Some geological notes for the climber in South Sinai

(by Andrea Anati)

The South Sinai massif is part of the Arabo-Nubian massif. Its mounts are mainly magmatic, that is, originate from the magma, or the molten rock below the earth's crust.

Towards the end of the Precambrian, around 600 million years ago, large bodies of molten magma began intruding upwards toward the surface, cooling, and thus solidifying into rock.

The many kinds of rock found in the climbing region of the South Sinai massif, formed by the cooling process mentioned, may be classified into three main groups:

1. Plutonic granites, were formed deep beneath the surface. The cooling was relatively slow, and their crystals are typically large. Jabel Rabba, Jabel Safsafa and Jabel Er-Deir are examples of mounts of this type of granite.

The typical structure of a Sinai granite mount is:

   The upper 1/4 - round and smooth dome top.

   The middle 1/2 - steep cliffs.


   The lower 1/4 - Talus and scree.

2. Volcanic rocks, where formed of magma which erupted to the earth's surface, cooled quickly, and their crystals are too small to be distinguished by the naked eye. J. Katerina, J. Musa and (the upper portion of) J. Abbas Basha are examples of mounts of volcanic rocks.

The typical structure of a Sinai volcanic mount is:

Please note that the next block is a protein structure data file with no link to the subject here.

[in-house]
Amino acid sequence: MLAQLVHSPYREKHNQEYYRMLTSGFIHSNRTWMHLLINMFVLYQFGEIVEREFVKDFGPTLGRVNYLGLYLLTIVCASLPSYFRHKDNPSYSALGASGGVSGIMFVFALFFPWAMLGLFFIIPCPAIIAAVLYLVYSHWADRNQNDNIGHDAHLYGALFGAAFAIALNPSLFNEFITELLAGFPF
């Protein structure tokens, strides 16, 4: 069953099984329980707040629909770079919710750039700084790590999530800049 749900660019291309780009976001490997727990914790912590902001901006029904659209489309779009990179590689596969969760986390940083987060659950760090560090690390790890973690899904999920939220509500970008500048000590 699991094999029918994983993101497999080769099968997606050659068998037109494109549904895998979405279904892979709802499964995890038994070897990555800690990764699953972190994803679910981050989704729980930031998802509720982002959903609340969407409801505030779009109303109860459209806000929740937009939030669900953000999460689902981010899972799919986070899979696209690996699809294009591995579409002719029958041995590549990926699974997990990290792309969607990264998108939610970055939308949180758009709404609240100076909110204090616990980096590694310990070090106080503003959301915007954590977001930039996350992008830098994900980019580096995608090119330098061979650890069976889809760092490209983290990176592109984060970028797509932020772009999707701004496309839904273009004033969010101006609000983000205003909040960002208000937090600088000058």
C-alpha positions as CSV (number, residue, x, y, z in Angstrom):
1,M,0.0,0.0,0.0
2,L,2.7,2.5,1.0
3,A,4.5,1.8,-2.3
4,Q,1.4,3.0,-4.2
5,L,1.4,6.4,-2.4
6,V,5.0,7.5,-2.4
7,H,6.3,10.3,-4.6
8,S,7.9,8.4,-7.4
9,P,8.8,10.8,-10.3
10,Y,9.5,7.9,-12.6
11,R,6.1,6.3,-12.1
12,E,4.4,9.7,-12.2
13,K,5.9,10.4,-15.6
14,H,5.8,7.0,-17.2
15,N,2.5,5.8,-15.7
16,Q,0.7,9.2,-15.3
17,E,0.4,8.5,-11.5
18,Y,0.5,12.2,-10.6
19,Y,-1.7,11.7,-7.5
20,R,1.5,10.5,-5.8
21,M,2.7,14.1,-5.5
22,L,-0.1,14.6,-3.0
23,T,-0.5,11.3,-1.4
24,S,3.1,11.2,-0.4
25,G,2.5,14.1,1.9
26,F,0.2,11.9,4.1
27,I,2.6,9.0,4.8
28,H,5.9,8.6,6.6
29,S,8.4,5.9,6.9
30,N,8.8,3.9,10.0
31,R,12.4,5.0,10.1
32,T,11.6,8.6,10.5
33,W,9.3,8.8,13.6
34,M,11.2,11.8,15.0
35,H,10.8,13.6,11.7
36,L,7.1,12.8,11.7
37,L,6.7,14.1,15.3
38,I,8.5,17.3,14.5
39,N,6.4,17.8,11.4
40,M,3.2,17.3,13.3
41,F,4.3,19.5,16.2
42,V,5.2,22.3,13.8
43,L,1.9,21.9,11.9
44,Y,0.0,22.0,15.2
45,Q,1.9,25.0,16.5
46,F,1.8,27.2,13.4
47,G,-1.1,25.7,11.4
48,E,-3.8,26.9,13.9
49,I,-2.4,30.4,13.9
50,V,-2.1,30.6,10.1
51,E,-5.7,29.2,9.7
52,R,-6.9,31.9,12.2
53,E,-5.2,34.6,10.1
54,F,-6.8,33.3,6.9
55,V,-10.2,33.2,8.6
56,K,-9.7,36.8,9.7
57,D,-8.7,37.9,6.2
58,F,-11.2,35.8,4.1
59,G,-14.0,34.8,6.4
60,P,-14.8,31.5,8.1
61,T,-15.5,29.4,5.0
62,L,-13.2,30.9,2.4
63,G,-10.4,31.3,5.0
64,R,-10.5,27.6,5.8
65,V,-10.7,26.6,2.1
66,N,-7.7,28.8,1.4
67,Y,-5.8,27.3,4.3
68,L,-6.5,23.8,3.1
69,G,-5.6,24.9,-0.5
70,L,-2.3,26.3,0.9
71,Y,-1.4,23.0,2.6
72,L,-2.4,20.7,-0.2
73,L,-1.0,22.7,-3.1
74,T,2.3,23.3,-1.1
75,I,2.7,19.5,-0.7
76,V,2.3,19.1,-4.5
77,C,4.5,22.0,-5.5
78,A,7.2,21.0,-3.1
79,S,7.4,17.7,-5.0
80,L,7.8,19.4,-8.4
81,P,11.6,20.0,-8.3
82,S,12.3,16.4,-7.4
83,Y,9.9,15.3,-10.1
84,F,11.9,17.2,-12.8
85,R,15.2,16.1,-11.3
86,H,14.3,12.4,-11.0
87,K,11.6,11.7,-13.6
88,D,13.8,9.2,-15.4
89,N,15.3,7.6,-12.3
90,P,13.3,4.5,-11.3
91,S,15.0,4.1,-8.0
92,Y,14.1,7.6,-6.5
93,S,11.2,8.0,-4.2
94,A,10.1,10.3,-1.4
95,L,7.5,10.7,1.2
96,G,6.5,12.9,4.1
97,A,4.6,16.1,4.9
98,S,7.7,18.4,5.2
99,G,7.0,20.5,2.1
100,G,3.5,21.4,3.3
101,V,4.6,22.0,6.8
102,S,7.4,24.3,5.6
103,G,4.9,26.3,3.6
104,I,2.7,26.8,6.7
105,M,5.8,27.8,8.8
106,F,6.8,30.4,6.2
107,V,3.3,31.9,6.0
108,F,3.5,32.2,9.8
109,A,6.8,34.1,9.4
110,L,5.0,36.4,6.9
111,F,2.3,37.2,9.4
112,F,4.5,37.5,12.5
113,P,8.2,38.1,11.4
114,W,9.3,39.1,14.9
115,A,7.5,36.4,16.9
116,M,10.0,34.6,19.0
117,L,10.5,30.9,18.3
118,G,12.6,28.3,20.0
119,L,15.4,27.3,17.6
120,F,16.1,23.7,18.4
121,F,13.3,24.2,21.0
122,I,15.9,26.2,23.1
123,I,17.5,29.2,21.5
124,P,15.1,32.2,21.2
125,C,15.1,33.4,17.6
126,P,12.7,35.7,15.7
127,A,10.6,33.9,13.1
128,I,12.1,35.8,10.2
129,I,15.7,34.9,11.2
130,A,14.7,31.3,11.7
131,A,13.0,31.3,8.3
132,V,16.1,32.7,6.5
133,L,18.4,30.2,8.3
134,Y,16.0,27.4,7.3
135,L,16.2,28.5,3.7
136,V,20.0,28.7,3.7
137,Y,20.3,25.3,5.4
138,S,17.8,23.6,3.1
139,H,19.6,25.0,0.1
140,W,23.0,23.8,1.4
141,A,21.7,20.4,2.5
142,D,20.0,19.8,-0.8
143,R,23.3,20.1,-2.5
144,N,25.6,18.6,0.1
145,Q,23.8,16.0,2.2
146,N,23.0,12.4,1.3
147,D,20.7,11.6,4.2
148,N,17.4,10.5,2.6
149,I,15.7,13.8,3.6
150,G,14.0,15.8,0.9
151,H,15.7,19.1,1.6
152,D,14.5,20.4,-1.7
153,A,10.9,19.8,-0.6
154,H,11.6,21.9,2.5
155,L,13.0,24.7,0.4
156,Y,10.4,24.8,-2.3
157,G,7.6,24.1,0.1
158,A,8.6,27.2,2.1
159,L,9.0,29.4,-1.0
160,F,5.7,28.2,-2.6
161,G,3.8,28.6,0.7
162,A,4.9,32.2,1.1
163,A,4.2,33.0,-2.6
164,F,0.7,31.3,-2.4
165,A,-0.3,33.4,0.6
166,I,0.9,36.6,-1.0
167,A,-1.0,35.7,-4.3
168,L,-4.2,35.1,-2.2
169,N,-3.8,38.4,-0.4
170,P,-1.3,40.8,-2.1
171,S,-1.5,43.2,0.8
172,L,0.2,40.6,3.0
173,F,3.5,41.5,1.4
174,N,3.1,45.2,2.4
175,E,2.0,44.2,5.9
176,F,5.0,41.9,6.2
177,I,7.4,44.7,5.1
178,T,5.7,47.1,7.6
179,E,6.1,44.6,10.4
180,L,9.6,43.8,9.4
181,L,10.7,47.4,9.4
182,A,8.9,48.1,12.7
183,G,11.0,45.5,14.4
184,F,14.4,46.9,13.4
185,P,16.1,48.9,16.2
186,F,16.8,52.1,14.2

The upper 1/3 - steep, fractured, sharp edges


    The lower 2/3 - Talus and scree


3. Dykes, where formed by magma which broke its way upwards in cracks and fissures. It cooled rather quickly, but at a slower rate than volcanic rocks. Dykes are typically of crystal size between plutonic granites and volcanic rocks. Dykes can be seen in great numbers and in a variety of sizes throughout the South Sinai massif. Sample.

The typical structure of a dyke is either a gully with vertical walls and fractured base, if its erosion is more intense than in the hosting rock, or an outcrop, if its erosion is lower than in the hosting rock


Other types of rock, such as metamorphic, sandstones, or limestone, although found in other areas of Sinai, are quite absent from the South Sinai massif, and their structure is not relevant in the context of the present climbing logbook.

After their formation, these magmatic rocks were deeply eroded, and then covered by layers of sedimentary rocks for most of their subsequent lifetime. These sediments were formed either at the bottom of a rather shallow ocean, in which case limestone layers and their relatives are found, or on the continent itself, in which case sandstone is found. In the following sketch: + is a granite, v is volcanic rock, and dark stripes are dykes.

It was only relatively recently, during the Miocene (about 20 million years ago), that stresses and motions in the crust brought about an uplifting of the area which today comprises the South Sinai massif, accompanied by two important phenomena: 1. Erosion of the sedimentary layers and thus exposure of the magmatic rocks, and 2. Creation of faults, firstly connected with the formation of the Gulf of Suez on the west, and then with the formation of the Gulf of Aqaba on the east.